Now that I have an idea of what the engine house will look like, it’s time to start. First order of business is to make a list of the building materials and get that on order. I took delivery of the material and set it in the garage for now. I’ll move the pieces to the building site as needed so that they don’t sit in the weather and warp. Here’s what the engine house looks like at the moment. Note that it comes “Some Assembly Required”:
Selecting and Clearing the Site
The track oval sits on a slight grade. I’m going to position the engine house at the high point of the track so that the track is at the same relative height (to the doors) on both the entrance and exit. There are some small trees and brush that’ll need to be cleared away. This is what the site looks like before and after clearing:
Preparing the Foundation
I could prepare a foundation involving grading and pouring a concrete foundation. But I’m going to keep things simple (and cheap) by sitting the house on concrete cap blocks. It won’t need to support much weight, and the house won’t be getting much traffic. So the cap blocks should work just fine for my purposes.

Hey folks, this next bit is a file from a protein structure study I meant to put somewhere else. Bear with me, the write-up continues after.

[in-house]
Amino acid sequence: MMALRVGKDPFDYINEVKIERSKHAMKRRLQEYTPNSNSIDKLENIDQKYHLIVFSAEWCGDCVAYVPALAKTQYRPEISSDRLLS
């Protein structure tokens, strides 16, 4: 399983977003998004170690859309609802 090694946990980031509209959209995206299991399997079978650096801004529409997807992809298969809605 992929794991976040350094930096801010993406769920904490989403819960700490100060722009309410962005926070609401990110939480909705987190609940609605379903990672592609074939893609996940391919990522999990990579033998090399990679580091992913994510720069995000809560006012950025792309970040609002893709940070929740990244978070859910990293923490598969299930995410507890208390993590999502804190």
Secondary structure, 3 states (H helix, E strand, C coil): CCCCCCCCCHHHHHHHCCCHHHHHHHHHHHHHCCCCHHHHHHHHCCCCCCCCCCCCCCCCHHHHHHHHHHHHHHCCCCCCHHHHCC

I’ll position nine blocks, spaced at five foot intervals, to support the 10′ x 10′ engine house. It’s critical that the top load-bearing surfaces of each of the blocks is exactly level with the other eight blocks. If even one of the blocks is out of level, it will affect the levelness of the floor, which in turn will cause the framing to be out of square. So I’m taking extra care to ensure that the foundation blocks are set properly.
Building the Floor
Now that the foundation blocks are set, I can build the floor. The shed is ten by ten feet, but I won’t be flooring the entire area. The track will go through the shed, so I’ll be flooring only that portion of the interior where there’s no track.
Here is what the flooring looks like as it progresses: